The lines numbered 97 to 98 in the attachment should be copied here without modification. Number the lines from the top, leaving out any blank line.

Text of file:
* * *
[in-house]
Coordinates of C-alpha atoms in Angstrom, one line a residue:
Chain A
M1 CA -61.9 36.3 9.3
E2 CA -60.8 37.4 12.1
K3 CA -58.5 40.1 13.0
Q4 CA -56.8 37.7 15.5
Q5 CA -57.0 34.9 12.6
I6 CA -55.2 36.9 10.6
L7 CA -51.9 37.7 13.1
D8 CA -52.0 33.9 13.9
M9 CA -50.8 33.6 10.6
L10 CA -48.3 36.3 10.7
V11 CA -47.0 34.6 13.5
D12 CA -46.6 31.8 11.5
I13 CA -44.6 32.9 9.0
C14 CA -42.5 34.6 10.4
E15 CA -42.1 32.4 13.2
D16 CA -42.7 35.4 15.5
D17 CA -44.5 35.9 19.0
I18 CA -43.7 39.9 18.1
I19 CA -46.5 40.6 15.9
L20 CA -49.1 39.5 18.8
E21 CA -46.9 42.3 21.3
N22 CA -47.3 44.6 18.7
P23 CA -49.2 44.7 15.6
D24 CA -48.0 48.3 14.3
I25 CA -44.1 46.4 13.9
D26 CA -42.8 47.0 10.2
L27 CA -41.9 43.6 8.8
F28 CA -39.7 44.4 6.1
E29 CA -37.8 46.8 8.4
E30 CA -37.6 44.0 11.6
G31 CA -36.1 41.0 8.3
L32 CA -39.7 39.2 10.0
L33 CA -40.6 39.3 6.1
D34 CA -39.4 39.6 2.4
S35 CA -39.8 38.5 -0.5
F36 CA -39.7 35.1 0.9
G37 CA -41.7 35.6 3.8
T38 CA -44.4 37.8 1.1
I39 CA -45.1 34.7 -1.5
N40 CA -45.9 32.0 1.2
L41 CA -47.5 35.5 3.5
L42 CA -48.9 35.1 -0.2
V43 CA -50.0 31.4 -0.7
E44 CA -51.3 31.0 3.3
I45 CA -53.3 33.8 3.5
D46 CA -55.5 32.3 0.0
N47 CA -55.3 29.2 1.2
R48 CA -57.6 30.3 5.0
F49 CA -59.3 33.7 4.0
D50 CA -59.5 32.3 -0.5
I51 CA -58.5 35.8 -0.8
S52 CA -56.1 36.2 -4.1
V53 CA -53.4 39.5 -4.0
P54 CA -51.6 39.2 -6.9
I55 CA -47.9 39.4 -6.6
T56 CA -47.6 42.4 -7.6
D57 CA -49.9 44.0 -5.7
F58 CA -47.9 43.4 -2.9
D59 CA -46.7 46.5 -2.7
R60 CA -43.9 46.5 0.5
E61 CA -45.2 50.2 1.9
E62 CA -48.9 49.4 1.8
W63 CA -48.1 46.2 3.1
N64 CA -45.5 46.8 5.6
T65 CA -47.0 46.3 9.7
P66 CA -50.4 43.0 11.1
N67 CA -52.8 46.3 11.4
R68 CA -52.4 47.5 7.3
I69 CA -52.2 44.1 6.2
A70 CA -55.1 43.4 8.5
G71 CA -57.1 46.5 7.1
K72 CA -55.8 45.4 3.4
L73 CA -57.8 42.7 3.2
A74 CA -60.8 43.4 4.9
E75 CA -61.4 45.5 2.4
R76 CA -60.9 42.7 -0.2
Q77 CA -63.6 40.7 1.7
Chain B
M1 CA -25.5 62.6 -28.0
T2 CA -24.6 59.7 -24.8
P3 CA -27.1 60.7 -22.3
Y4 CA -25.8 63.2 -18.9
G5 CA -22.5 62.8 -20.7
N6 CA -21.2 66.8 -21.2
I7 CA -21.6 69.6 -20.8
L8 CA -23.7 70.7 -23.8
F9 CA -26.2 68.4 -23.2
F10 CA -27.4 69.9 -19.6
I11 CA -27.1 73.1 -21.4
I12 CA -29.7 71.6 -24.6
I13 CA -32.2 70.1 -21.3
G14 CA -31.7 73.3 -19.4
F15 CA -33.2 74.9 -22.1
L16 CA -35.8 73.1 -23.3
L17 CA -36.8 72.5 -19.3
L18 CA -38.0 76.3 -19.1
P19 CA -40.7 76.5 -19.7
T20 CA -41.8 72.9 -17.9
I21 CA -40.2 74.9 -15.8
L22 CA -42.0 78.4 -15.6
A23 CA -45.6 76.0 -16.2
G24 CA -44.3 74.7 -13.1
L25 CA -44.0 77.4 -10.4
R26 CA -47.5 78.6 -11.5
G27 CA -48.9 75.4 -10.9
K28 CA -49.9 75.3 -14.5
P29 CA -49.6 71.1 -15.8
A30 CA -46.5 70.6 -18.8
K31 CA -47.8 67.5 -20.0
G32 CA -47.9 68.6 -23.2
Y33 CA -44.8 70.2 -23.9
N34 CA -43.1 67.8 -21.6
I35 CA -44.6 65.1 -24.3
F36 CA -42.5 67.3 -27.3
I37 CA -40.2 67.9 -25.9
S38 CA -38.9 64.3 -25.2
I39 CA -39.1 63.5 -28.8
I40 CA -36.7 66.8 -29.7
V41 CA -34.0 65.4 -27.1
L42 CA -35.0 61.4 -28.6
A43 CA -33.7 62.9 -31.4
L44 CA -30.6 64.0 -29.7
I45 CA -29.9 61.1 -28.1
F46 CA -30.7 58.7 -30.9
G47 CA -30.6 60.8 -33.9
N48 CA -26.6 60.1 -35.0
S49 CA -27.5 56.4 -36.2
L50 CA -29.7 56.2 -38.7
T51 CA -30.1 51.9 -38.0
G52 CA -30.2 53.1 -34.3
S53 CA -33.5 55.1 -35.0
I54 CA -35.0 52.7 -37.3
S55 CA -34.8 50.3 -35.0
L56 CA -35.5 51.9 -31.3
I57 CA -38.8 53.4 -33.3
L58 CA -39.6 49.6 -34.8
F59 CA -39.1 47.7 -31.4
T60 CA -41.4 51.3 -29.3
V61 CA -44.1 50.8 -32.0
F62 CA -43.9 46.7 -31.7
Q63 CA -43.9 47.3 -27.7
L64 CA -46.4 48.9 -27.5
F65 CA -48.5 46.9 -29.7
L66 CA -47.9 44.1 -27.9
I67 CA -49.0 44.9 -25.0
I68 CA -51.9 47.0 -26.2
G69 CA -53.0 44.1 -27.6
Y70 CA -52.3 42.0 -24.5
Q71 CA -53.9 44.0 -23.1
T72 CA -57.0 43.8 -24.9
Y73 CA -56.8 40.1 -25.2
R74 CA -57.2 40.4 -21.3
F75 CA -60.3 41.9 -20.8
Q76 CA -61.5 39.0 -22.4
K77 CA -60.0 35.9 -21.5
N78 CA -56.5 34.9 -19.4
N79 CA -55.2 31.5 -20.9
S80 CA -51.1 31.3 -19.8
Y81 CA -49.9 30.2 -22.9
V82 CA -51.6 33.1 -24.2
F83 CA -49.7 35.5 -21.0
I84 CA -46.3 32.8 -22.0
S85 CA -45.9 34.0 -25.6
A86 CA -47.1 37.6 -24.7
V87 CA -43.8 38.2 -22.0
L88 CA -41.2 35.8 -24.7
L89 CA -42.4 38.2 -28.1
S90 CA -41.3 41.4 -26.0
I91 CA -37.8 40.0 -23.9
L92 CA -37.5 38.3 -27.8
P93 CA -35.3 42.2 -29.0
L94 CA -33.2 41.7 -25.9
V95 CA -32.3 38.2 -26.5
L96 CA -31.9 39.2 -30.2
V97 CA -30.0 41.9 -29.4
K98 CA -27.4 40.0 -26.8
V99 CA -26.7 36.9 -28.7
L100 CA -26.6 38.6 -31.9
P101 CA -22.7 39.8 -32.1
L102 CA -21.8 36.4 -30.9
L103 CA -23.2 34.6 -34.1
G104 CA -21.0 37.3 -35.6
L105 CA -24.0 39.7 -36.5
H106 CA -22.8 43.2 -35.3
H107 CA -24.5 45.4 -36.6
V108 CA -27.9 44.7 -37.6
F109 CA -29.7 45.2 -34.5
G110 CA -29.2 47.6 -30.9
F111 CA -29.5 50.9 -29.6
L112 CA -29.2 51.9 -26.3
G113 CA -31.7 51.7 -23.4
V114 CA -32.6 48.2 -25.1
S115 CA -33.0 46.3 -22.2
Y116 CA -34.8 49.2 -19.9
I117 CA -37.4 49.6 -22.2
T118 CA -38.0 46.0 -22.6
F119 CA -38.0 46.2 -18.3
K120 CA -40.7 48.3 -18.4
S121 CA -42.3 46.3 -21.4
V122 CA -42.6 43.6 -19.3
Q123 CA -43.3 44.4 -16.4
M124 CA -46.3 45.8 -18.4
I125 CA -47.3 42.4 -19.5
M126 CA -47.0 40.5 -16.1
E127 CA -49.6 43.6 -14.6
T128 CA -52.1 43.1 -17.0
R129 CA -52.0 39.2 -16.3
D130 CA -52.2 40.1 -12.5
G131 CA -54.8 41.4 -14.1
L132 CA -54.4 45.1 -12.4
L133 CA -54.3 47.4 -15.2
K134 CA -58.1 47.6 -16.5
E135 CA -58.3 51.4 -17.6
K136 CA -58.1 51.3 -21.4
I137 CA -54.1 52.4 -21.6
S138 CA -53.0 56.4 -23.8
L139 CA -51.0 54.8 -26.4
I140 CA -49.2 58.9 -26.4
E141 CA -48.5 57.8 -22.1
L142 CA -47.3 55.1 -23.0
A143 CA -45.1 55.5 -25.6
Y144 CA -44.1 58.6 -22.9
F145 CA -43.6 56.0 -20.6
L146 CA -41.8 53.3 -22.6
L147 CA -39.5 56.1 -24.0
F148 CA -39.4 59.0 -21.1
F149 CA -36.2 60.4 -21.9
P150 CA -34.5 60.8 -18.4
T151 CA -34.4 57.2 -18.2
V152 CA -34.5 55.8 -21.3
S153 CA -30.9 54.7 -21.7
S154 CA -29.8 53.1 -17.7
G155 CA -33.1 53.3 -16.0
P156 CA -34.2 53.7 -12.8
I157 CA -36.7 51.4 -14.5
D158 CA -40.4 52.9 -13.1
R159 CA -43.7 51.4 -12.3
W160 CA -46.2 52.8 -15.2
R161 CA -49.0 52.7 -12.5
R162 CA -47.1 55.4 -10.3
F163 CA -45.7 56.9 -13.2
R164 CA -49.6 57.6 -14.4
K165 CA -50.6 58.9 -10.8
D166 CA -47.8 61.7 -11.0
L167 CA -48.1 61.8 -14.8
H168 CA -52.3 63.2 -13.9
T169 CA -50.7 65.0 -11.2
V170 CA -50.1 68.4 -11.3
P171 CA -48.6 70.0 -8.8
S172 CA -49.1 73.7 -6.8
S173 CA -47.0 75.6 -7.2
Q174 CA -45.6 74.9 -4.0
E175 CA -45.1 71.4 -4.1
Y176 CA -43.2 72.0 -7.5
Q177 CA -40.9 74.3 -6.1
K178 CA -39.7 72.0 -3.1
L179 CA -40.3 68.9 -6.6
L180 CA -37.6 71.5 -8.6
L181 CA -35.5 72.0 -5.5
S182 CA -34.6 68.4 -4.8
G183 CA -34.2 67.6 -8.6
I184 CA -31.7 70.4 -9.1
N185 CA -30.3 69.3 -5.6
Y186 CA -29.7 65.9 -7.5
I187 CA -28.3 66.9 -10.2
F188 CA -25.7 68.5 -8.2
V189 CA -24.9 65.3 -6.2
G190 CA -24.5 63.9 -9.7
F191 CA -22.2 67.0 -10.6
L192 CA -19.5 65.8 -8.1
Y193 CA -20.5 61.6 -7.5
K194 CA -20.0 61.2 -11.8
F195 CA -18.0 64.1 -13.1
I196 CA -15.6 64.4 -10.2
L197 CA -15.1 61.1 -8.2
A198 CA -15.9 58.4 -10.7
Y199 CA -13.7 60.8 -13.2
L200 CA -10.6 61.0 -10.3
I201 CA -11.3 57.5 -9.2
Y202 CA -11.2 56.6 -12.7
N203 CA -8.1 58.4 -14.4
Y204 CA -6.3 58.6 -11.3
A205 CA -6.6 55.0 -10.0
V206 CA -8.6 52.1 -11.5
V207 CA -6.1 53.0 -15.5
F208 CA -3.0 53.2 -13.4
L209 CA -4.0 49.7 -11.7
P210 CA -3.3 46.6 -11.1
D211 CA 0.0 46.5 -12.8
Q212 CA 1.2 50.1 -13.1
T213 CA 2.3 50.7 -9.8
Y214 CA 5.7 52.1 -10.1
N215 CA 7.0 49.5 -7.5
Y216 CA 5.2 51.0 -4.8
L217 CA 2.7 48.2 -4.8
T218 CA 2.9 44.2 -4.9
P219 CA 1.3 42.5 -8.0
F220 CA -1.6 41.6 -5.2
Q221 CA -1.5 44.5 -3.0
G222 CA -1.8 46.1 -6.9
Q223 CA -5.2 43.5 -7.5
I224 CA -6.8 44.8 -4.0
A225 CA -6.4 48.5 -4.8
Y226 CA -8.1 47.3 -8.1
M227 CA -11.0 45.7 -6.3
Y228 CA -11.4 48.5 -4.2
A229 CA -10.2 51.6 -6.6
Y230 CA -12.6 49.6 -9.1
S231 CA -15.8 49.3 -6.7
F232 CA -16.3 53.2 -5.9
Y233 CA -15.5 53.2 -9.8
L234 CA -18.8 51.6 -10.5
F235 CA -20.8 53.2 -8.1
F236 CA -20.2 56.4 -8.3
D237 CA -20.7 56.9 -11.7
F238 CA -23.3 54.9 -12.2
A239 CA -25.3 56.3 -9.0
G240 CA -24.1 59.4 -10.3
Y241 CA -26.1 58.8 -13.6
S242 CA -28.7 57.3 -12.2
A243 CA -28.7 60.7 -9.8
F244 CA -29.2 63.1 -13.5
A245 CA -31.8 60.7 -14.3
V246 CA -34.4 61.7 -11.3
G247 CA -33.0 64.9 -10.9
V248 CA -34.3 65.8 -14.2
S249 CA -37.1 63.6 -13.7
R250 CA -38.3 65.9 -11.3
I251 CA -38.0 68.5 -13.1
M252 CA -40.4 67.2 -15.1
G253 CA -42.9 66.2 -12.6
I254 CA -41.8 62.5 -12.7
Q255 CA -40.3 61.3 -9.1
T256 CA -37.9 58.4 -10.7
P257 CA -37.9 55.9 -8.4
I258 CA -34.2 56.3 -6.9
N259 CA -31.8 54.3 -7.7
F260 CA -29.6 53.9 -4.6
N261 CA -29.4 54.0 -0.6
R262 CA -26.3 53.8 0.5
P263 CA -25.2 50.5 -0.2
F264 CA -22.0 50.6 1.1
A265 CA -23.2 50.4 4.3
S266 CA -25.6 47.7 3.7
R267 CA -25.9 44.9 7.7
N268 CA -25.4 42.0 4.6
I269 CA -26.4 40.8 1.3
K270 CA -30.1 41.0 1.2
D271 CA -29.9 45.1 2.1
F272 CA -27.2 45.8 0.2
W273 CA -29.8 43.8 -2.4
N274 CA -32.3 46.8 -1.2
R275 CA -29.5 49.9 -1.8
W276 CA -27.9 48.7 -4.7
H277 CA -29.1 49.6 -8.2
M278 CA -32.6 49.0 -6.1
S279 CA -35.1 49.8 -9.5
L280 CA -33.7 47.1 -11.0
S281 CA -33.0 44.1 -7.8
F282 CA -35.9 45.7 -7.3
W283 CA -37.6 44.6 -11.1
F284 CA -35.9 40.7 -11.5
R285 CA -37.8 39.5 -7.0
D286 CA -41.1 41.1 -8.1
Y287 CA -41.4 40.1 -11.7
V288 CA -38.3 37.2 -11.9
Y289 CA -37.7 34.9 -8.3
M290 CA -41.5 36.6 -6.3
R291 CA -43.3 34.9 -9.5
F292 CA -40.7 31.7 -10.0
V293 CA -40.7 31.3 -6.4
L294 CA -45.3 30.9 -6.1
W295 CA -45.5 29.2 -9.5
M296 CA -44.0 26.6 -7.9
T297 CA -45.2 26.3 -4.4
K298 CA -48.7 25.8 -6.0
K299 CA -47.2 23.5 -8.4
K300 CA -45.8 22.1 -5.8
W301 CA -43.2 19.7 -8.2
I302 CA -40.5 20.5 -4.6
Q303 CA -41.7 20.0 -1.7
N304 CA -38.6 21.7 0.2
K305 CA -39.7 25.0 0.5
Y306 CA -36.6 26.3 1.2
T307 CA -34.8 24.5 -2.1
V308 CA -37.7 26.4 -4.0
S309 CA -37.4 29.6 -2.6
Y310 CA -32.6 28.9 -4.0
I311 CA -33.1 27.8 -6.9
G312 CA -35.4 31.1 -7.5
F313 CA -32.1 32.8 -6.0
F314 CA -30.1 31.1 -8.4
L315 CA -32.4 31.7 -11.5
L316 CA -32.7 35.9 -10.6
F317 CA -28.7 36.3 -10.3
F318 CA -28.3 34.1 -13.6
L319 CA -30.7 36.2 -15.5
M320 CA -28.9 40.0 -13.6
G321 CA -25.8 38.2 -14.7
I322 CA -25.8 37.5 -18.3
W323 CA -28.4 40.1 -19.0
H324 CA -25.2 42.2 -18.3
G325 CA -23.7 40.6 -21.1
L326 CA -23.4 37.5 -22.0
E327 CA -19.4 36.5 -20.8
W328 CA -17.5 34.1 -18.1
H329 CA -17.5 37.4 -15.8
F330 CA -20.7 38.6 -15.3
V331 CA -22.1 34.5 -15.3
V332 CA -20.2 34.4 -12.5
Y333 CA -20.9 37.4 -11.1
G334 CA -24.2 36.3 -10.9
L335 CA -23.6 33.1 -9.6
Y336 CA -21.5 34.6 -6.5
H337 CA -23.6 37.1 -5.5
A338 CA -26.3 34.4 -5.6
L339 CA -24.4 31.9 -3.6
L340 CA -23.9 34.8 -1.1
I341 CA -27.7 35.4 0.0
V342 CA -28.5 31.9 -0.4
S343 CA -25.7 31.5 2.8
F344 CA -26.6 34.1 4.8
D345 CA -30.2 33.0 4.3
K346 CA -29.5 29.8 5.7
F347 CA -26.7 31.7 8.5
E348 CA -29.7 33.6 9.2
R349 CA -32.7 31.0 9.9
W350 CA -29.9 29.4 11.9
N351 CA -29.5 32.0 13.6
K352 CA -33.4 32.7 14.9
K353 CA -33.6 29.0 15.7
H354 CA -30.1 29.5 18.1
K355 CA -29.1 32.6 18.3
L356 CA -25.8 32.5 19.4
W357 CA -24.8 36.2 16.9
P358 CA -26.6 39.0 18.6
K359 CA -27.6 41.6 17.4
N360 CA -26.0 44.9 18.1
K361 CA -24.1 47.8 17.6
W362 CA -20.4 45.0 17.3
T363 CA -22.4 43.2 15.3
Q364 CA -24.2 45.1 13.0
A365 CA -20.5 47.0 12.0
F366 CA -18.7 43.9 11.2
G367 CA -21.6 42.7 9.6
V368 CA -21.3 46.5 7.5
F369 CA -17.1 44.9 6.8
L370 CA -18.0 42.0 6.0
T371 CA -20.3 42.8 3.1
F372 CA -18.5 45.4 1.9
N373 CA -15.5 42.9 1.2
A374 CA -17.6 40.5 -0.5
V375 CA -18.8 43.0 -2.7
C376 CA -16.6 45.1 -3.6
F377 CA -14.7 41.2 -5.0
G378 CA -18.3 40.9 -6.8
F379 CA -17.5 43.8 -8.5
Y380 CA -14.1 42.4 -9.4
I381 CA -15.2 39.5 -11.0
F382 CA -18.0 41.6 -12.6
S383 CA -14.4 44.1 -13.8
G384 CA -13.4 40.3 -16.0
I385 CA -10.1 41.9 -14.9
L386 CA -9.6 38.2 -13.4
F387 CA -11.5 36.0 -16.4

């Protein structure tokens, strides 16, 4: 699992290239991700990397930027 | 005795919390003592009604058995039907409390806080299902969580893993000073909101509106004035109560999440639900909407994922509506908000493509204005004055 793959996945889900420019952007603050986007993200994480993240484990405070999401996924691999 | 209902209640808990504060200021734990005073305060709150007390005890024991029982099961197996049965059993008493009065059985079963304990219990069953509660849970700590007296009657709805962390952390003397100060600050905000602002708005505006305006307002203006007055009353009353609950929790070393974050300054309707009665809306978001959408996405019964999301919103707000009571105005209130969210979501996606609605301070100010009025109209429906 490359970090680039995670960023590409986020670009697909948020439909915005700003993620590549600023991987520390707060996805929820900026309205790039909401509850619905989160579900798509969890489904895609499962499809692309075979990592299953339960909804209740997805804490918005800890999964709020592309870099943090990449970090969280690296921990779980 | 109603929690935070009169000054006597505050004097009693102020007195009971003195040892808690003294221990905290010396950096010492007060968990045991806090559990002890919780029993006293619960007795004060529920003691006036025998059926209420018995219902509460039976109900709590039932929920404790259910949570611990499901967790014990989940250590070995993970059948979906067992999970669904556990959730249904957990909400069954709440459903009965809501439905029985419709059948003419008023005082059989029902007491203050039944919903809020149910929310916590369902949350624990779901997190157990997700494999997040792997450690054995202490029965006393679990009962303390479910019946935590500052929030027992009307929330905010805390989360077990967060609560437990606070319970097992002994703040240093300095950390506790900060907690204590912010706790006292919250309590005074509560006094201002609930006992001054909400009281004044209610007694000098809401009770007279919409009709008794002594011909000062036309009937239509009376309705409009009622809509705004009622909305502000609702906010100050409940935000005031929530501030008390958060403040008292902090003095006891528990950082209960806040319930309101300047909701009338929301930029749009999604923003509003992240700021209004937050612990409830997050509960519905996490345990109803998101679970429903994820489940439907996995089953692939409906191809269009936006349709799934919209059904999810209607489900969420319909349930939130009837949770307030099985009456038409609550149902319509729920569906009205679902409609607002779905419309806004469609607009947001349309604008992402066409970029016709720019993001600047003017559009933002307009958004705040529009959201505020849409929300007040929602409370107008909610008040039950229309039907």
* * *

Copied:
L16 CA -35.8 73.1 -23.3
L17 CA -36.8 72.5 -19.3